Most people don’t feel confident enough to go straight to the heart of the problem. As a compromise, they sugar coat it or walk around it in the hope that the other person will do the heavy lifting and see the truth hidden underneath. This could all be because we have not developed the courage or the right interpersonal skills to discuss the real issue. Or sometimes we interpret the issue incorrectly.

6. The board of directors in our head

We all have a view of the world based on our upbringing, culture, faith, community, age, etc. This then forms how we perceive information, people and circumstances. These lenses, or board of directors (BOD), skew how we see things.

The BOD tells us that our interpretation of life, people and situations is the right one. But what if it is wrong? It often is.

The BOD in our heads dramatically influences how we approach conversations before, in the moment and after the fact. It can take away our objective thinking and steer us away from ideal outcomes.

7. Take others at face value

Because of our BOD we often decide whether someone is right or wrong based on our own perceptions. We look at someone’s words and behaviours and judge them. We only see what they say, what they do and how they look. But this is not who they are. This is often only a small percentage of what’s going on for them. We don’t make the time to consider this.

8. Facts vs fiction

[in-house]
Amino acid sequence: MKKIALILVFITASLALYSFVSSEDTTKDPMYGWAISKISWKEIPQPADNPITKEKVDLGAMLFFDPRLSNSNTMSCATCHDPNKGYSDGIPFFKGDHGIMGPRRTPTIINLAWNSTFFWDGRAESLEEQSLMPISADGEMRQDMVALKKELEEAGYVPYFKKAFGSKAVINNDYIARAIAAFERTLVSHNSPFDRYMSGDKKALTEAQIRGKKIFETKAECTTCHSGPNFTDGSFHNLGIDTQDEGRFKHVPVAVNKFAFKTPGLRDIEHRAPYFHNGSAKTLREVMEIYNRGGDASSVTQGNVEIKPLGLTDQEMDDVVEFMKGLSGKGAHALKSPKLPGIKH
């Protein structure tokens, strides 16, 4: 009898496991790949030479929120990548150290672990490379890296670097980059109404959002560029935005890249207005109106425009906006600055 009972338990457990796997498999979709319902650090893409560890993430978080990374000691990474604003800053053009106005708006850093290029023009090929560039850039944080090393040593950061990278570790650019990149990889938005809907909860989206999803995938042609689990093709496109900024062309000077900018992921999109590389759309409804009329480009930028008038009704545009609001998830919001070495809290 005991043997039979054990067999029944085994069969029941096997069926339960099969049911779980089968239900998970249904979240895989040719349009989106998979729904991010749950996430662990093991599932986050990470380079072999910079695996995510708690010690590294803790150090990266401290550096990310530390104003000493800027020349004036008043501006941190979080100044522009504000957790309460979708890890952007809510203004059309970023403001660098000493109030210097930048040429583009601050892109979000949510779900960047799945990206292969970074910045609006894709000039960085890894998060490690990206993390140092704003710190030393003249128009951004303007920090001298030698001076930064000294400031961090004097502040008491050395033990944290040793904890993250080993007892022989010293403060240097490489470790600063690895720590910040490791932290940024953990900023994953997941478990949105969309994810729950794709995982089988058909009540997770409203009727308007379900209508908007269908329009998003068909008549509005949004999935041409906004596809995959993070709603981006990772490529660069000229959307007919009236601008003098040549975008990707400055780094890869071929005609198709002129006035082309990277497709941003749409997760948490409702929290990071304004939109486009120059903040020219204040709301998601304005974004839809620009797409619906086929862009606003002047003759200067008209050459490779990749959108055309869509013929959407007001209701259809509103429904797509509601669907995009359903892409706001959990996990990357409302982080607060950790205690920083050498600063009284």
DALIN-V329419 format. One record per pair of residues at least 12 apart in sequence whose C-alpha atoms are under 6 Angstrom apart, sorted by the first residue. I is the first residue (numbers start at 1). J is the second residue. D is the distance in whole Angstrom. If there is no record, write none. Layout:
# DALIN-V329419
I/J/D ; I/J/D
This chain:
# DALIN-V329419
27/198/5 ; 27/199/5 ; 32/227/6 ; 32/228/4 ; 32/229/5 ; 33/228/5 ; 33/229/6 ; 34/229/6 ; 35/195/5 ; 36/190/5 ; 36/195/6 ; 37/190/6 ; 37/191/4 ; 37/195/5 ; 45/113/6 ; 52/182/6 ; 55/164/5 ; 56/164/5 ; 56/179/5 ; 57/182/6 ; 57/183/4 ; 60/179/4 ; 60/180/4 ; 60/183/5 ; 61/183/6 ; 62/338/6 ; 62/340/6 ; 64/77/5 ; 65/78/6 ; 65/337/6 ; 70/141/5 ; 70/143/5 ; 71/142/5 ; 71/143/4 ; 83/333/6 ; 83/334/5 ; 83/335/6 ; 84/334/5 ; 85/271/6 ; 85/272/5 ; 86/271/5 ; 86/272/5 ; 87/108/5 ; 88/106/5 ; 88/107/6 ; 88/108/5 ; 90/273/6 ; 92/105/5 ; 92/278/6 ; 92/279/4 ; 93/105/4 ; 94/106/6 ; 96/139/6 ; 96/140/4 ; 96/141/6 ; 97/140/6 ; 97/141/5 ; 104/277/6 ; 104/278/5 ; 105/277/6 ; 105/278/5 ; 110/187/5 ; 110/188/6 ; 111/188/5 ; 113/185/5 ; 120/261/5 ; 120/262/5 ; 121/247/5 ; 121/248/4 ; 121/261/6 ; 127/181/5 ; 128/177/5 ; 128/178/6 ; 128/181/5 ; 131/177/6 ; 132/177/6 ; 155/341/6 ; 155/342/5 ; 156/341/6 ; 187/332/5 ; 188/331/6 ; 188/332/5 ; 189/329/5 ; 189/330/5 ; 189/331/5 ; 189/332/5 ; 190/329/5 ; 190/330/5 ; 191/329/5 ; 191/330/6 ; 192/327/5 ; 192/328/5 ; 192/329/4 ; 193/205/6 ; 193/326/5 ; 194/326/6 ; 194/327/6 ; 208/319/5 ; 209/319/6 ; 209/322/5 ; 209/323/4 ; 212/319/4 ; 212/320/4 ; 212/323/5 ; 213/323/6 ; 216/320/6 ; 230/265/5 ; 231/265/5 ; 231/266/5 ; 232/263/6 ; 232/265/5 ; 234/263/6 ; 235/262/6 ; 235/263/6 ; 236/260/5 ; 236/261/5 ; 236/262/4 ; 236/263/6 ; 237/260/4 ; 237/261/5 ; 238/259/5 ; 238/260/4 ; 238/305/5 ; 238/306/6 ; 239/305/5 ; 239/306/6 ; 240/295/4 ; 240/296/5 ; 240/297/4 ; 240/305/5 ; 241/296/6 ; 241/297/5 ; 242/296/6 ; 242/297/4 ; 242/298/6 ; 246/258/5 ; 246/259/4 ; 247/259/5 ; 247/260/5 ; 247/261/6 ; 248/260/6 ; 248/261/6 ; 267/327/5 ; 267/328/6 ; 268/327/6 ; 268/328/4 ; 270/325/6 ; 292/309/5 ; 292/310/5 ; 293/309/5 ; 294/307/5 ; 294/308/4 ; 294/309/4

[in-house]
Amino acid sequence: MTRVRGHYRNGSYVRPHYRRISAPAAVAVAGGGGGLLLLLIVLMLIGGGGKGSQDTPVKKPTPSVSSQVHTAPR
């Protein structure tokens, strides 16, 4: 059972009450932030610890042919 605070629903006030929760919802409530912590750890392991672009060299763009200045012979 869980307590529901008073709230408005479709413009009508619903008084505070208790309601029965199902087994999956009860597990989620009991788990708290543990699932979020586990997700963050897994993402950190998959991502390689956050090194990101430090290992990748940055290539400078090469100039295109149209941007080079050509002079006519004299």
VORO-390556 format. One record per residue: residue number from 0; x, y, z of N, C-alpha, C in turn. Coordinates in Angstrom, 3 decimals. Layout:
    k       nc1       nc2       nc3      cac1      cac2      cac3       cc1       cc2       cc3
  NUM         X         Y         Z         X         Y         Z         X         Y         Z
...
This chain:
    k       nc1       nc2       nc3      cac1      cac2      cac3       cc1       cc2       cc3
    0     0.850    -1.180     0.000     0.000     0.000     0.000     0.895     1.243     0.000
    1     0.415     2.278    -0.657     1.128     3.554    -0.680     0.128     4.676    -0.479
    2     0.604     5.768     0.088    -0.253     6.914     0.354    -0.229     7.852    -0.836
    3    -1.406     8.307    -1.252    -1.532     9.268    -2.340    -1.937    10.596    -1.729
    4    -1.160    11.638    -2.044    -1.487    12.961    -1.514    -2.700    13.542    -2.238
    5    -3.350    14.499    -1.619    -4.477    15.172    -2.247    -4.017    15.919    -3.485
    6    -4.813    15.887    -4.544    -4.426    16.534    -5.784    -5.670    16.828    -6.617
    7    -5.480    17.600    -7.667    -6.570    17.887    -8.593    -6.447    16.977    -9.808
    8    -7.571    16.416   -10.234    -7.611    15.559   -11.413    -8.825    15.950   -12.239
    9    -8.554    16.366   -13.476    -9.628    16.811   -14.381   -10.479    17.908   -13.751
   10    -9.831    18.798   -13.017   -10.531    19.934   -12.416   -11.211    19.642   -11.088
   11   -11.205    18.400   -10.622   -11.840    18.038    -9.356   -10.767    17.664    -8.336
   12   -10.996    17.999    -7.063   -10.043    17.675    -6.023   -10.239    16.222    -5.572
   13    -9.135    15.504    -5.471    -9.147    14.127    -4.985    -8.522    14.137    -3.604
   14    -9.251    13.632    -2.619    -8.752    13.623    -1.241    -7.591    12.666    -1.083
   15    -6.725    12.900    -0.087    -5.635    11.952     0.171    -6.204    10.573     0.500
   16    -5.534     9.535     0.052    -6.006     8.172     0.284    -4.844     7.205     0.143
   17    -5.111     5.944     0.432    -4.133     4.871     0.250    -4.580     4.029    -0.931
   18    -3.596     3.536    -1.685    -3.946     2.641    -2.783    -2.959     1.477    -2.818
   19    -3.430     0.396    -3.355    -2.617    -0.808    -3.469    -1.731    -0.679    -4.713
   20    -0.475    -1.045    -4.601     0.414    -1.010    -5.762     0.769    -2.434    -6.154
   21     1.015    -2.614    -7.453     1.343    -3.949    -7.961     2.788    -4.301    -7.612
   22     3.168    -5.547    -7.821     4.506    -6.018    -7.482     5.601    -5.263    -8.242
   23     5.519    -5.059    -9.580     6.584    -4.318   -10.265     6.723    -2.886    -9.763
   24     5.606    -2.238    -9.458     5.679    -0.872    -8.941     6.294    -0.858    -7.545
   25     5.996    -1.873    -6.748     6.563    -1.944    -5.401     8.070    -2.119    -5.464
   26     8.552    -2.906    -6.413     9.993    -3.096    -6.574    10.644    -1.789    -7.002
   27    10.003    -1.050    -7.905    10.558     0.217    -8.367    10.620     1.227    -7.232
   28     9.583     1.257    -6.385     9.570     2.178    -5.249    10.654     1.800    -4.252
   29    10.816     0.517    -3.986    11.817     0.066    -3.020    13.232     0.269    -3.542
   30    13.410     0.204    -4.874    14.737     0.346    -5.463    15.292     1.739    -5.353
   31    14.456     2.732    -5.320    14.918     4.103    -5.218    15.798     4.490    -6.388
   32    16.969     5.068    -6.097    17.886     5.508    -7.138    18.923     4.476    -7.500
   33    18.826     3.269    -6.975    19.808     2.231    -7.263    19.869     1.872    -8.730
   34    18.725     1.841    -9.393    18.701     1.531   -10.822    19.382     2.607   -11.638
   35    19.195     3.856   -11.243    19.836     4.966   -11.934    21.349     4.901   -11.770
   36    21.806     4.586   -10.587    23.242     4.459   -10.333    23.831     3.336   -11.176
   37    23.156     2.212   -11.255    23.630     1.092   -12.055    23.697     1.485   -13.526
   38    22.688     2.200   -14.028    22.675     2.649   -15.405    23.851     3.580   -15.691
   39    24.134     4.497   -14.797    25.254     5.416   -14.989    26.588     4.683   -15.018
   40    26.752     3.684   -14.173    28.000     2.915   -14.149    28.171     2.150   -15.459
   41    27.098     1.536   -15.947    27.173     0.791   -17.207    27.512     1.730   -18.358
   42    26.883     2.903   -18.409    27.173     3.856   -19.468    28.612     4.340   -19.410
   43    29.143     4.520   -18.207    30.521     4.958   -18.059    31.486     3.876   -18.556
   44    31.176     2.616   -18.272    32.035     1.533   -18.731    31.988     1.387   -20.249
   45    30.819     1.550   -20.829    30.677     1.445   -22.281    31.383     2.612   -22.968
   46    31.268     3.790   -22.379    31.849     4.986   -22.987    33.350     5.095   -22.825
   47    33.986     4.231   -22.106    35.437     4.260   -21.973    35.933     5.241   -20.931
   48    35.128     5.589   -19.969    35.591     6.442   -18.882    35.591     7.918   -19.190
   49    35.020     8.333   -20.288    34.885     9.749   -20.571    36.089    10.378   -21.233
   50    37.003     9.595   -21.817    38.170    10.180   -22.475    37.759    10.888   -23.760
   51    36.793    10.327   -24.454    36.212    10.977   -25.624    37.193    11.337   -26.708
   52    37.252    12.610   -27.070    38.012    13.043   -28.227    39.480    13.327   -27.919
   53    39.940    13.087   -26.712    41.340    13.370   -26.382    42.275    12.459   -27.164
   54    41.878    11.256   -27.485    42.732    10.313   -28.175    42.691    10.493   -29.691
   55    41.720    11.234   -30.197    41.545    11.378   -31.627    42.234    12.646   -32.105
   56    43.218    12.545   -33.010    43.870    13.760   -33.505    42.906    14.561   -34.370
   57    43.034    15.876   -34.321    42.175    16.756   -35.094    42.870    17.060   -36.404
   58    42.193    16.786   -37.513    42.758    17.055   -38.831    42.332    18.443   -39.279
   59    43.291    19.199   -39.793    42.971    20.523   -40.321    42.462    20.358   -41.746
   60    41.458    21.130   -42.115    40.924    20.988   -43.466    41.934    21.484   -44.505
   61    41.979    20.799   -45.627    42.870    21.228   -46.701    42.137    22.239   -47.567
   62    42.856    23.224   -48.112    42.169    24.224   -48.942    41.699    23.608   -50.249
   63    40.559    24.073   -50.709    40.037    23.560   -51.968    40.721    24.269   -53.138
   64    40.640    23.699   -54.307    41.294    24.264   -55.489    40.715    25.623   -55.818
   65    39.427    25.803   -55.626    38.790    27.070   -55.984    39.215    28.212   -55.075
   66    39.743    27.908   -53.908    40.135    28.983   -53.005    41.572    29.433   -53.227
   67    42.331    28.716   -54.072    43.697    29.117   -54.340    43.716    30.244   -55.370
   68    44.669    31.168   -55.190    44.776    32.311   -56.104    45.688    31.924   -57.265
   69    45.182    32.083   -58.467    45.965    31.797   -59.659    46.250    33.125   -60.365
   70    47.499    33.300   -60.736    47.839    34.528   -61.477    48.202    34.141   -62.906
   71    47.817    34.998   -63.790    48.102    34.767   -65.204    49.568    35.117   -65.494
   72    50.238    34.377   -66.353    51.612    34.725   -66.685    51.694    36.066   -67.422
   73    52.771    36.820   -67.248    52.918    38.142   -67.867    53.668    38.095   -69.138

Often we find it difficult to decipher the difference between the facts and our own opinions and feelings. So we lead with our feelings and opinions in a conversation and wonder why things go wrong. Therefore, it’s easy to understand that when we open conversations with our “facts” it’s logical that the other person is not going to effectively take the new information on board.

9. The honest assassin

Those four words: “I’m just being honest”. They seem to give some people permission to say precisely what they think. Whether it is the truth or not.

Practise this type of honesty and not only will you see trust and respect bank being depleted, but also the “discretionary effort” bank too — regardless of whether we are friends or work colleagues. It will seem as if we don’t want to go the extra distance for these people anymore. They have hurt us. It’s our own moral compass that we need to take ownership of.

10. Reacting and self-management

Are you a lover or a fighter? Do you run and hide or always have to have the last word?

Either way, knowing how you react puts you a step ahead when it comes to self-management in a loaded conversation. Most people don’t recognise their reactions until it’s too late and the damage is done. Alternatively, if they do many have not yet developed a “toolkit” to be able to self-manage in the moment.

If conversation is the relationship then how we manage ourselves during that interaction is everything. How people treat you is their karma. How you react is yours.

Whilst the above ten issues are the most common blocks to creating remarkable communications, they are not mountains to climb. The good news is that people can learn the skills and self-awareness to create outstanding relationships and become the people that others want to follow.

Georgia Murch is an author, speaker and expert in teaching individuals how to have the tough conversations and create feedback cultures in organisations. georgiamurch.com or georgia@georgiamurch.com

This article was first published in the March 2016 issue of Acuity magazine.